Catcher in the Rye Literary Analysis

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The Catcher in the Rye by J.D. Salinger

The author and his times:
In 1919, Jerome David Salinger was born into this harsh harsh world, which he would criticize in his books to this day. Born to an Irish-Catholic mother and a wealthy Jewish father, young Jerome did not know what he was to be in life. His father pressured him greatly to become great and successful, causing great conflict between the two. His father wanted Jerome to take over the family meat and cheese packing/shipping business, but Jerome hated it, and did not desire to become rich or anything of that nature.

Like Holden Caulfield from his book The Catcher in the Rye, young Jerome found it difficult to concentrate on school and studies and was eventually sent to a military school by his father. This going to military school is reflected in the part of the book in which Holden is back at home explaining to Pheobe that he will not be killed, by his father, and that he would probably just be sent to military school.

After military school, Jerome attended Ursinus College, Columbia University, and New York University. He was soon drafted into the infantry division during WWII. Salinger saw some of the most gruesome battles of the war, including the Battle Normandy and the ultimately useless blood bath, which occurred in Hürtgenwald.

The horrors of war that Salinger witnessed traumatized him to the point where he was sent home because he received a Section 8. The horrors that he witnessed were so great, he never talks about it to anyone, and never wrote about it either. His first mental breakdown, as well as other smaller breakdowns caused by the trauma of war, is similar to the gradual mental breakdown of Holden Caulfield in The Catcher in the Rye, who eventually finds himself in a mental institution.(

Main characters:
Holden Caulfield-Holden Caulfield is the protagonist and narrator of the story. Holden's biggest pet peeve is that he hates people who are, or act, "phony." Holden hates all of the lies and, for lack of a better word, bullshit that the world is comprised of.

Though Holden himself lies a lot and tends to be scathingly sarcastic and pessimistic, he actually cares a lot about others and the world. Holden has what seems to be a classic case of the messiah-complex, which we can deduct from his want to be the "catcher in the rye." He wants to save all of the innocent and pure souls from "falling" off the "edge" of the moral "cliff."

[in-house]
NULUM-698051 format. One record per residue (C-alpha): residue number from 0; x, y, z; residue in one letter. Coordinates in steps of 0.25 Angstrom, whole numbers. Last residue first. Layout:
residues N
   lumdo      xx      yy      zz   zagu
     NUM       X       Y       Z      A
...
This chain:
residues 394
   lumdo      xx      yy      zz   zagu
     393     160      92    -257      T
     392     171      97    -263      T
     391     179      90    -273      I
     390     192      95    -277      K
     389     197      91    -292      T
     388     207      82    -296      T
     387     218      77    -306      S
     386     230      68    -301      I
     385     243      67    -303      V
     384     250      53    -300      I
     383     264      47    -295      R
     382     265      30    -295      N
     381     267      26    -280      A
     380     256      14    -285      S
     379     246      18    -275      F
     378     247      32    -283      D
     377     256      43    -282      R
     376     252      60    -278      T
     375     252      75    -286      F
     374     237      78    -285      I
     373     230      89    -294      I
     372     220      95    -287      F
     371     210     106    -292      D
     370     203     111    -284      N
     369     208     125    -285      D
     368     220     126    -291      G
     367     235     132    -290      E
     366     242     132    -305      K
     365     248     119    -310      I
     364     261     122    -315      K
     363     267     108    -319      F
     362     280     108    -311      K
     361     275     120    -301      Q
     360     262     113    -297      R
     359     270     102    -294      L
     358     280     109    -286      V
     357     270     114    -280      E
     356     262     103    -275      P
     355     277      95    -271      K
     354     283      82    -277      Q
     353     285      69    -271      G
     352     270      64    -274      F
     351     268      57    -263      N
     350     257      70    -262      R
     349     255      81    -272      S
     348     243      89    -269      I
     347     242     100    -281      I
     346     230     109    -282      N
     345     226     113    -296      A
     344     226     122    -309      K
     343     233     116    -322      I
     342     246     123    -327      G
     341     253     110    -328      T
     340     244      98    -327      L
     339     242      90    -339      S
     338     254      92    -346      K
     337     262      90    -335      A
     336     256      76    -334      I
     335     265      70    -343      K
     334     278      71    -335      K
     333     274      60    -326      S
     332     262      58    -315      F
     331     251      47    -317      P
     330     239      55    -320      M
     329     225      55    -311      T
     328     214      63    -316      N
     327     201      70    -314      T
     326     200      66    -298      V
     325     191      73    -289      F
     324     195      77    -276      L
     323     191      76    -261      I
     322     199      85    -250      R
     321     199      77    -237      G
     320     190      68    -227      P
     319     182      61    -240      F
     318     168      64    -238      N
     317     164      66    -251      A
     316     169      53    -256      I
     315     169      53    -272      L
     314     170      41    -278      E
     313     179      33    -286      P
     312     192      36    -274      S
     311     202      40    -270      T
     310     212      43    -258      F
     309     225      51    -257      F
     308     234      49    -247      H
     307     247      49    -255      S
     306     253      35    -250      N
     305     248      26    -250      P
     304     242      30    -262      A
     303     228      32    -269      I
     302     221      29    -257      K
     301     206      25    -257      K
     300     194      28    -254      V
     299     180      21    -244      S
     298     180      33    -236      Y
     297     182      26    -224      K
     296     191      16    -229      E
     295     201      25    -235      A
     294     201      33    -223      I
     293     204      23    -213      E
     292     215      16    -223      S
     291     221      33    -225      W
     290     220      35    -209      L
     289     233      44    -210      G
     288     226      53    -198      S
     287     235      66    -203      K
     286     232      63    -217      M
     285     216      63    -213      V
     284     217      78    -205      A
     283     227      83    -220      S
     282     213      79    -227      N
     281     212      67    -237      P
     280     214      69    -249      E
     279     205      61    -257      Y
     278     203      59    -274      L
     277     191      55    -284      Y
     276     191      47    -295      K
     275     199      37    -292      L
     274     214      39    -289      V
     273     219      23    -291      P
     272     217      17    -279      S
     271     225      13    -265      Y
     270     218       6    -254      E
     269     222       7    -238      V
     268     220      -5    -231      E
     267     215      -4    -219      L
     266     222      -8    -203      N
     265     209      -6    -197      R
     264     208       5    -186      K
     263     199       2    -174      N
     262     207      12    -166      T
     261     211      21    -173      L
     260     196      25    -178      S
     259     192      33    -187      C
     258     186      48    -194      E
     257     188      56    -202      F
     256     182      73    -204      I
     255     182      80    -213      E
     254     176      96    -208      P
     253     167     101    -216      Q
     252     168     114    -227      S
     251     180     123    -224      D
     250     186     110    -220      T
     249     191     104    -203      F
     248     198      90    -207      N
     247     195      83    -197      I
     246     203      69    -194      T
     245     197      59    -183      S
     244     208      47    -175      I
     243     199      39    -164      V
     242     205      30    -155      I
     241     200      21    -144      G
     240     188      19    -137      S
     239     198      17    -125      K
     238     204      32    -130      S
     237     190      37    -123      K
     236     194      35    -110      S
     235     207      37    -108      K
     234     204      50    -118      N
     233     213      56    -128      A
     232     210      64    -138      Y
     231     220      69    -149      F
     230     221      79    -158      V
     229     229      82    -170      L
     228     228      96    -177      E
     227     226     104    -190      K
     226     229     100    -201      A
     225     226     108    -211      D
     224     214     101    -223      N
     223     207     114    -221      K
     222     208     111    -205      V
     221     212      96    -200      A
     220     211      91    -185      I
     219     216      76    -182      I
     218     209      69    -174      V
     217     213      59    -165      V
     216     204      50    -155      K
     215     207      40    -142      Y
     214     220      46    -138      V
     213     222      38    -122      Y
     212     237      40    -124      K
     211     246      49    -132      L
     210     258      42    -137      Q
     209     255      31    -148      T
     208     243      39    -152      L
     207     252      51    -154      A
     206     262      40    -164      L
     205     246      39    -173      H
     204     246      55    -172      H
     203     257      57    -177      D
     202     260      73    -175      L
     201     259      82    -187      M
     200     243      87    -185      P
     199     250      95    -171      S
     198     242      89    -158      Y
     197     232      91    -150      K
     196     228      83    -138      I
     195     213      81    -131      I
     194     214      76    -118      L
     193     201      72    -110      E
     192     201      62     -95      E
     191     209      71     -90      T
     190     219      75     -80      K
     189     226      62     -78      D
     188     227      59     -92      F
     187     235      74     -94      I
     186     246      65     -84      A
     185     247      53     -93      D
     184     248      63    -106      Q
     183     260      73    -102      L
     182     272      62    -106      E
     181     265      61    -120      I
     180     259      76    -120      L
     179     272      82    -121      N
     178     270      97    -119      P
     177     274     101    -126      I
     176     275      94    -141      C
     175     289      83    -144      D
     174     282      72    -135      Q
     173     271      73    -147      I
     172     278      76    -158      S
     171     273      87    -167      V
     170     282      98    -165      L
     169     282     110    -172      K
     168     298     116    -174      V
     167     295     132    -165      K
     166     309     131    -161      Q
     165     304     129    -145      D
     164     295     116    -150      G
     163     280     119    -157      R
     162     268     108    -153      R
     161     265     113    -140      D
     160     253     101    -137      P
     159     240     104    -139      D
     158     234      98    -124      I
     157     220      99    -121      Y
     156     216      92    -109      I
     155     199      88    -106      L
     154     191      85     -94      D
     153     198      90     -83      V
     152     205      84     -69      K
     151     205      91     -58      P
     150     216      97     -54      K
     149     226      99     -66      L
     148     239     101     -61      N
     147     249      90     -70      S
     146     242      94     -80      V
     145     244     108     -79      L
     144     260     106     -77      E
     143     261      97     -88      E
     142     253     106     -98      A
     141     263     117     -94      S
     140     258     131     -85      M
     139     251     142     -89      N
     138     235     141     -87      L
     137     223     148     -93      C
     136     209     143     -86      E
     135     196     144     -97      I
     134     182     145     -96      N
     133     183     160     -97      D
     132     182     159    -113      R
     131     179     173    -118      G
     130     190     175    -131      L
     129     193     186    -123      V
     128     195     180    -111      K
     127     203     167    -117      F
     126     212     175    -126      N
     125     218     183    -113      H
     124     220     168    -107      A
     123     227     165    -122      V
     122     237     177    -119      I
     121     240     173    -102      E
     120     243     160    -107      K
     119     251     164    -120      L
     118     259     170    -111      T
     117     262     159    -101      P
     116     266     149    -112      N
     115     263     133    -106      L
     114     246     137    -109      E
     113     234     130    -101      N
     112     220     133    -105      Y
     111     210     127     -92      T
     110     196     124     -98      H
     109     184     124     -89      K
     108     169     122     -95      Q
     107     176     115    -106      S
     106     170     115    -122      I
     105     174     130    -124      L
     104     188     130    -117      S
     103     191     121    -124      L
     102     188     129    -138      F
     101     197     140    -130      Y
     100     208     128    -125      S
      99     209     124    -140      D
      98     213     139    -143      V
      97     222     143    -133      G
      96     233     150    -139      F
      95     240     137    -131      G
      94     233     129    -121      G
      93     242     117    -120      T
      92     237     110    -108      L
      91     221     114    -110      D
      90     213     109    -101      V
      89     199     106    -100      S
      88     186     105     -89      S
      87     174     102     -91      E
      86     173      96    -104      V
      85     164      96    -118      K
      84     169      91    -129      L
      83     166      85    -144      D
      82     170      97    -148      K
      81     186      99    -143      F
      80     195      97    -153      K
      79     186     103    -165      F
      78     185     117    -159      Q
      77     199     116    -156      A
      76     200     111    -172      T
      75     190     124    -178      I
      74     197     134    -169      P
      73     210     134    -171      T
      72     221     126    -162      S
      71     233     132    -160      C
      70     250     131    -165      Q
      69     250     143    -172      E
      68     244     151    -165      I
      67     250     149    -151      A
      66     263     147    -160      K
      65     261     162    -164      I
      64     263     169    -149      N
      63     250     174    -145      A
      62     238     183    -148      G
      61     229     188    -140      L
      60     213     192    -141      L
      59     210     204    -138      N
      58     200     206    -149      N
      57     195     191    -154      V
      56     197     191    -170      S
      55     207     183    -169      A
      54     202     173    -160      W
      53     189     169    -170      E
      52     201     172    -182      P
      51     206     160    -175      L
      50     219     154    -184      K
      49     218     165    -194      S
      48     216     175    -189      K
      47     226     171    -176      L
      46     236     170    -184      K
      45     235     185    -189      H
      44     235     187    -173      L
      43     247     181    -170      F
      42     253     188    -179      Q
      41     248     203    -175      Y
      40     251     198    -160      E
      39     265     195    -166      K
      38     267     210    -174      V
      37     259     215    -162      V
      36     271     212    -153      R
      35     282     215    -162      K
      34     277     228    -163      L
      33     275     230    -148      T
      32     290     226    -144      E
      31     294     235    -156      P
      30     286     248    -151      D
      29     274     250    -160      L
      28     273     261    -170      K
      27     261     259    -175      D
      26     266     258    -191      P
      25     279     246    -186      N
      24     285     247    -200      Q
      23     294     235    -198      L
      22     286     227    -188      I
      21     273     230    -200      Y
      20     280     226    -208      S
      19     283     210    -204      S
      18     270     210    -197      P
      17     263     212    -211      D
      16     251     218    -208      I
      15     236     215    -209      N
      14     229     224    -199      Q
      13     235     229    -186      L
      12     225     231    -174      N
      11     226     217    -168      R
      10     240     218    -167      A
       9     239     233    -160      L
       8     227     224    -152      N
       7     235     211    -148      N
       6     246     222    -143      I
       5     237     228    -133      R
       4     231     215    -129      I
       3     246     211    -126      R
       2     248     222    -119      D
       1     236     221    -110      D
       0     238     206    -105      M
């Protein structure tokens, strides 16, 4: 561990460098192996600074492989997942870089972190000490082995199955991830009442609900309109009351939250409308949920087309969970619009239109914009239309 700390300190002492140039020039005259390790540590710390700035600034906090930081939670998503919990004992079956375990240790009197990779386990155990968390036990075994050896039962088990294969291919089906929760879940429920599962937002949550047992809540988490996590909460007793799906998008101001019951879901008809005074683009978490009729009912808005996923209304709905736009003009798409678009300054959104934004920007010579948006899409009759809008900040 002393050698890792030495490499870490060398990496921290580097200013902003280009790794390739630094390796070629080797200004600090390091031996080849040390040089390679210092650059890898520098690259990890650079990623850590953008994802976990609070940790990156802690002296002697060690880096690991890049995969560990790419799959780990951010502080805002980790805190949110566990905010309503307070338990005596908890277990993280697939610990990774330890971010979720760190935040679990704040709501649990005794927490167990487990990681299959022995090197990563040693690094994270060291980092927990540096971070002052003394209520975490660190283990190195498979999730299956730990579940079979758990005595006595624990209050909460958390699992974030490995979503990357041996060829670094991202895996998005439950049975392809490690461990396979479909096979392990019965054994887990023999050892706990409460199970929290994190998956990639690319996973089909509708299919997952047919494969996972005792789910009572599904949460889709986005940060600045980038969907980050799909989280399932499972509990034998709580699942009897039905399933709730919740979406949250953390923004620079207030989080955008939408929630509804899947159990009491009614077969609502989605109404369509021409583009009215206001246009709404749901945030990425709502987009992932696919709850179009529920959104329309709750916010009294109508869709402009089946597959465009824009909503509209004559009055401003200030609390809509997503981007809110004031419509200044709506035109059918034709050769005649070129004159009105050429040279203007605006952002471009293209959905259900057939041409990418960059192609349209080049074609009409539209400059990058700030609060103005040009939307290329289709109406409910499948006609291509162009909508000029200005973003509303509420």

In parts of the book we see Holden's mind slowly breaking down, which ultimately sends him to a mental-health clinic. The root cause to this is probably the death of his younger brother Allie. Allie died of leukemia three years before the story begins, and was a harsh blow to Holden and his mental health, permanently scarring him his emotional and mental self.

Phoebe Caulfield- Phoebe is Holden's 10-year-old sister. She is smart, a great dancer, and loves to write in these little journals that she has. Holden believes that she is the only one who really loves him anymore (

Allie Caulfield- Allie was Holden's beloved younger brother who died of leukemia. Like Jane, we never actually meet him in the story though Holden describes him and his great personality, several times in the book. Allie had red hair, and was supposedly very bright. He had a favorite baseball glove, which he wrote poems on. It was most likely Allie's death that had the most impact on Holden's life, and which caused him to be the pessimistic, sad, lonely, and scared individual that he is today.

Jane Gallagher- Jane Gallagher was Holden Caulfield's friend and girlfriend when he was younger and is still admired very much by Holden. Though we actually never meet Jane in the book, Holden tells us that she is both beautiful, smart, and not phony, a very rare thing in Holden's world. Her stepfather is an alcoholic, and may beat/rape her. Though she is normally cheery,...
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